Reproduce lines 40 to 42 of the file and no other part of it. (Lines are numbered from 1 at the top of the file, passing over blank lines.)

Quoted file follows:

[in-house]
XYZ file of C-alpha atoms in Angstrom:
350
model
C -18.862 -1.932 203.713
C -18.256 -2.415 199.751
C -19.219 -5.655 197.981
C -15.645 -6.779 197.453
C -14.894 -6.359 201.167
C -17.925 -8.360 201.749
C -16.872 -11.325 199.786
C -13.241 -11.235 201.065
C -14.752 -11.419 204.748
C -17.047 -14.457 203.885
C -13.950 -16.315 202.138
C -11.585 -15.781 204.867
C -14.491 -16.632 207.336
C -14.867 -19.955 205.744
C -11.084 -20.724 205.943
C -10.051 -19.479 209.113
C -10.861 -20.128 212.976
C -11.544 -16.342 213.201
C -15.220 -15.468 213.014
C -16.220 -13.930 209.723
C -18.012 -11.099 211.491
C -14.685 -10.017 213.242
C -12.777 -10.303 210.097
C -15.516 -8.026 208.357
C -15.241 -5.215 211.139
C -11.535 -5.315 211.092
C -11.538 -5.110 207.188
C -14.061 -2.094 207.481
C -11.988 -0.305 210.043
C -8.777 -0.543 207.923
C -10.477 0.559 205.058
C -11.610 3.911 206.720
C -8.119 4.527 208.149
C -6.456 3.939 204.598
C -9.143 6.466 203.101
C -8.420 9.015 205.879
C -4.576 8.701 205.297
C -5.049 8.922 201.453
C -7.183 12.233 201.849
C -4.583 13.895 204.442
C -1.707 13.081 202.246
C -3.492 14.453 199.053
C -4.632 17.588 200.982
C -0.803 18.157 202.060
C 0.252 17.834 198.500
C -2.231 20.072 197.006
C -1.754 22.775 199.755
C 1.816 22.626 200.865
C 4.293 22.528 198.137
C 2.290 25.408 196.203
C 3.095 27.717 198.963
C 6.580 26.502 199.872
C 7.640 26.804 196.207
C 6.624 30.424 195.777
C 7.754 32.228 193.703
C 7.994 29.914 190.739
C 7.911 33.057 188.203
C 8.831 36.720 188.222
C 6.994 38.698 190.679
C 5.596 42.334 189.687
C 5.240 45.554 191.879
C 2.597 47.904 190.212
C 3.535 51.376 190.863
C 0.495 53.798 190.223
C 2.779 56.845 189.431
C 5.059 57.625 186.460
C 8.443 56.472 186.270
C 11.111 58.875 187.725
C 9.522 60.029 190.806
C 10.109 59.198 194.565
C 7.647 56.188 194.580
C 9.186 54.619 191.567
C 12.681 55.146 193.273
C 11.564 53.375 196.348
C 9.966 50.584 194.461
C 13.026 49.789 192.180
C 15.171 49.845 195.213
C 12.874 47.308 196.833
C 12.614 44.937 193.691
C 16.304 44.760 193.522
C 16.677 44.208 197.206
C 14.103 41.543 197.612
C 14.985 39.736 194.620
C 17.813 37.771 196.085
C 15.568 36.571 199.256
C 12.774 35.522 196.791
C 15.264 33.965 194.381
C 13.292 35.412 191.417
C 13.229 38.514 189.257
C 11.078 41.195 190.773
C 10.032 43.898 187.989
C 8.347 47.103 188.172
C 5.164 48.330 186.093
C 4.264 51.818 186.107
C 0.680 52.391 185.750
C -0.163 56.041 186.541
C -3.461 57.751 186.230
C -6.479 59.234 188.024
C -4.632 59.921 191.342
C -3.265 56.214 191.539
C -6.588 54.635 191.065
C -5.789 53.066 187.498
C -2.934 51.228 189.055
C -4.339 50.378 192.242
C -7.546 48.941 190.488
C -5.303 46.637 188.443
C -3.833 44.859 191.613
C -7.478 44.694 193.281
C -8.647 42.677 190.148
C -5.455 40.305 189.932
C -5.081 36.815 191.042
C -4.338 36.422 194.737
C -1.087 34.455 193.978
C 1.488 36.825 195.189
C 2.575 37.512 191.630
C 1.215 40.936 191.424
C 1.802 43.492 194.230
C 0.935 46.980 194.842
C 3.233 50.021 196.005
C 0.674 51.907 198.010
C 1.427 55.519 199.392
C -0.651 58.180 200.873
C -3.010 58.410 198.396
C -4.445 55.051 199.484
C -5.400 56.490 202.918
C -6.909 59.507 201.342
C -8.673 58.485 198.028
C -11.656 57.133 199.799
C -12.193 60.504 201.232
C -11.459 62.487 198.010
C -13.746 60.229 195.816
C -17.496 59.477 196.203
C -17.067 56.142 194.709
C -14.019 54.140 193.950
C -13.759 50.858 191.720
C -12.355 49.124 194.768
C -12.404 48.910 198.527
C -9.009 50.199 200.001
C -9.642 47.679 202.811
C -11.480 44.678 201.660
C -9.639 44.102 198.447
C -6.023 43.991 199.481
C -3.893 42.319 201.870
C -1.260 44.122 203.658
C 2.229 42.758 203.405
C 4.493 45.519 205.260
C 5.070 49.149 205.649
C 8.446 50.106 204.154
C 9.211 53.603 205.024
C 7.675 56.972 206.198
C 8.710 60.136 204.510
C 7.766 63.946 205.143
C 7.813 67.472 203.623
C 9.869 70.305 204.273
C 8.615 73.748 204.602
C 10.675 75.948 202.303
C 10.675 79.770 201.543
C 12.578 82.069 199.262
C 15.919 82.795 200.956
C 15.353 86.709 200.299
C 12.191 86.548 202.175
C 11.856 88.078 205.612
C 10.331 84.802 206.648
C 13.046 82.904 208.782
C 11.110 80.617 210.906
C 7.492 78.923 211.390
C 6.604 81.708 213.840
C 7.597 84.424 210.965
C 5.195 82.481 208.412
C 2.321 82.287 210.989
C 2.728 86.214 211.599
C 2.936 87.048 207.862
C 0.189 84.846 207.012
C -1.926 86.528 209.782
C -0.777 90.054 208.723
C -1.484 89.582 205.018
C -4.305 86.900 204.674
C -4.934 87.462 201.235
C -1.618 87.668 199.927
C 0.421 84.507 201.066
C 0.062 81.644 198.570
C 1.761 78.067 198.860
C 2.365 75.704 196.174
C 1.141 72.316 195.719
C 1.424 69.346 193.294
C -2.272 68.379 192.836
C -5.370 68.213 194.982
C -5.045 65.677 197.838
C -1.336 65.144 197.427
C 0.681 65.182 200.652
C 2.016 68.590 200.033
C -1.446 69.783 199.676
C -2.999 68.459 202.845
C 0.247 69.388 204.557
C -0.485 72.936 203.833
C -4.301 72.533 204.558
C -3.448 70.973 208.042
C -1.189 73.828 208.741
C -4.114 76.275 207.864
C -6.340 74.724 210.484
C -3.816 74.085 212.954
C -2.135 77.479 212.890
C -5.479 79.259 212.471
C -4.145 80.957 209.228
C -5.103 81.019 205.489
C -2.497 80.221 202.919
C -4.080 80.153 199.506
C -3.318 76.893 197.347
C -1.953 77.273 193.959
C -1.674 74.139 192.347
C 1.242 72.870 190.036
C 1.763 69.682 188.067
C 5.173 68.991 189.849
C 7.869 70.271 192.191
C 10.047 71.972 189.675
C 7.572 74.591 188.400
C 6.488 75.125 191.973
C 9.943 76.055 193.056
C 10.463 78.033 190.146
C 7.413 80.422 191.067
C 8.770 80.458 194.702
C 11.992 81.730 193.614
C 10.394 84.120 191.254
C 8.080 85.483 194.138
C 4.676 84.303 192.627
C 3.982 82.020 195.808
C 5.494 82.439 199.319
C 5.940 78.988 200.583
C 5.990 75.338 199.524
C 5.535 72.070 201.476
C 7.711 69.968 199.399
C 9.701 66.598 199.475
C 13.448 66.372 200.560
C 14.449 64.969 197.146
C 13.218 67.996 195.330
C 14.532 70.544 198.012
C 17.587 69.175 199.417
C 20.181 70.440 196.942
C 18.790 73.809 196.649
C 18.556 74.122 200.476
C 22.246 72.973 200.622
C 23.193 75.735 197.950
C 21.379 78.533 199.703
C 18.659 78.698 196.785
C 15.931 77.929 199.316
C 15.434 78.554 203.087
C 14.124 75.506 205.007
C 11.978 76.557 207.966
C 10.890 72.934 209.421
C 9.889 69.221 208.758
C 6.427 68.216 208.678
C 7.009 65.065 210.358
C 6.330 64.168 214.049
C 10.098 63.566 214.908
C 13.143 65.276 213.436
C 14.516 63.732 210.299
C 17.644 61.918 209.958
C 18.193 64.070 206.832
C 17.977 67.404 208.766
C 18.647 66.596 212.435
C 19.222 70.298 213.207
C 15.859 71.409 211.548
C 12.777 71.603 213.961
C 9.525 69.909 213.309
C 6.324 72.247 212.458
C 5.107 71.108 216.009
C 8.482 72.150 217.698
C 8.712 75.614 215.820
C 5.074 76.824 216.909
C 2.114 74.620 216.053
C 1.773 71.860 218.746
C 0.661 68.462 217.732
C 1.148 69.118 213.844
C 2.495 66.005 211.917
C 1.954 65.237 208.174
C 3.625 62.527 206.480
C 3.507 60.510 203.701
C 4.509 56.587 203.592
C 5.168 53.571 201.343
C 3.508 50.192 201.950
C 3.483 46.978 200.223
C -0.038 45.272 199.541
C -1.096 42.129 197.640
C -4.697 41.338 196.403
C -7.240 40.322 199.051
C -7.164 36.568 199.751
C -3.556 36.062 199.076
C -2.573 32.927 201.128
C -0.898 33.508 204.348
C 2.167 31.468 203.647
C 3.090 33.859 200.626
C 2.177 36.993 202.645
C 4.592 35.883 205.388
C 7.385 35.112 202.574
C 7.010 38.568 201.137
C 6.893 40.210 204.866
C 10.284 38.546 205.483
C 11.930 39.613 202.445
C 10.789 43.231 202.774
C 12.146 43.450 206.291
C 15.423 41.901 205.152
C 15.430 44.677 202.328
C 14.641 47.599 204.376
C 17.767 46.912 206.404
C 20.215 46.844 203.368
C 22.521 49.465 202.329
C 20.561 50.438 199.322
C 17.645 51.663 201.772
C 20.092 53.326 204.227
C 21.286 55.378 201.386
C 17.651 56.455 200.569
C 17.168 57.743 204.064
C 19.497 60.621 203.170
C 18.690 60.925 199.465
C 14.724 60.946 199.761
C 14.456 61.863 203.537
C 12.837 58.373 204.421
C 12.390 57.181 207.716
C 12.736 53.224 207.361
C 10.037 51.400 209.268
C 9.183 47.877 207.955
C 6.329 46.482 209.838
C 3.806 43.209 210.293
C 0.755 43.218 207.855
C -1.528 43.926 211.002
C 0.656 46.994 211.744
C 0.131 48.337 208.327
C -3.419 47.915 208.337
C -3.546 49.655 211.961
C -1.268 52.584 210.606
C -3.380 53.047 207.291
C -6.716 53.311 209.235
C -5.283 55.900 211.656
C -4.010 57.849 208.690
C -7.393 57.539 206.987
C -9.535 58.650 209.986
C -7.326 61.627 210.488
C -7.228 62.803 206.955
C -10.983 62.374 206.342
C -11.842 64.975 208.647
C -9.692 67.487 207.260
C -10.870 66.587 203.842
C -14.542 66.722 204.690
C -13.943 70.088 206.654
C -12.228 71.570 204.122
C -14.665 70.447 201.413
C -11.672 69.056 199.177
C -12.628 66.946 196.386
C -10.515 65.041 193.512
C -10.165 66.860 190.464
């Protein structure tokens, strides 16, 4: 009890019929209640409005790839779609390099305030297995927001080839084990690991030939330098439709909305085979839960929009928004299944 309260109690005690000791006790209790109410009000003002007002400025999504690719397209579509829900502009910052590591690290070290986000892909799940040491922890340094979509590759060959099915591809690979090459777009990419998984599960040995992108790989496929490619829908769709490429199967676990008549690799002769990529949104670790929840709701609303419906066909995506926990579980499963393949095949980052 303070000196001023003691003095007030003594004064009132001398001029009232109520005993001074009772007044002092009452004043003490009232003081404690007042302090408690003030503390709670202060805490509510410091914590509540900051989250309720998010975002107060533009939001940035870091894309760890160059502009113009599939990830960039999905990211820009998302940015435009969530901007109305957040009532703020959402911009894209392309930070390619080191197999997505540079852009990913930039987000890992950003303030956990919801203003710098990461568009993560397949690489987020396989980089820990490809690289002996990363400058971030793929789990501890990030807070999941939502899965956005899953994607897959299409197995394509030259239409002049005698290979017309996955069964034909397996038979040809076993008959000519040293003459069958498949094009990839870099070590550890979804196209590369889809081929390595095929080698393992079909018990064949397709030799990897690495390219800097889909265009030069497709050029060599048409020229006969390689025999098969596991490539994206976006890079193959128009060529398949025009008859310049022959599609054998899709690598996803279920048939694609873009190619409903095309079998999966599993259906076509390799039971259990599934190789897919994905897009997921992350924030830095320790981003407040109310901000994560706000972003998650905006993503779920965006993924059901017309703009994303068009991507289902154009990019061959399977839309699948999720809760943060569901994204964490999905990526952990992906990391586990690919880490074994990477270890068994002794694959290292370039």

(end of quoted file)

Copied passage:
C -8.420 9.015 205.879
C -4.576 8.701 205.297
C -5.049 8.922 201.453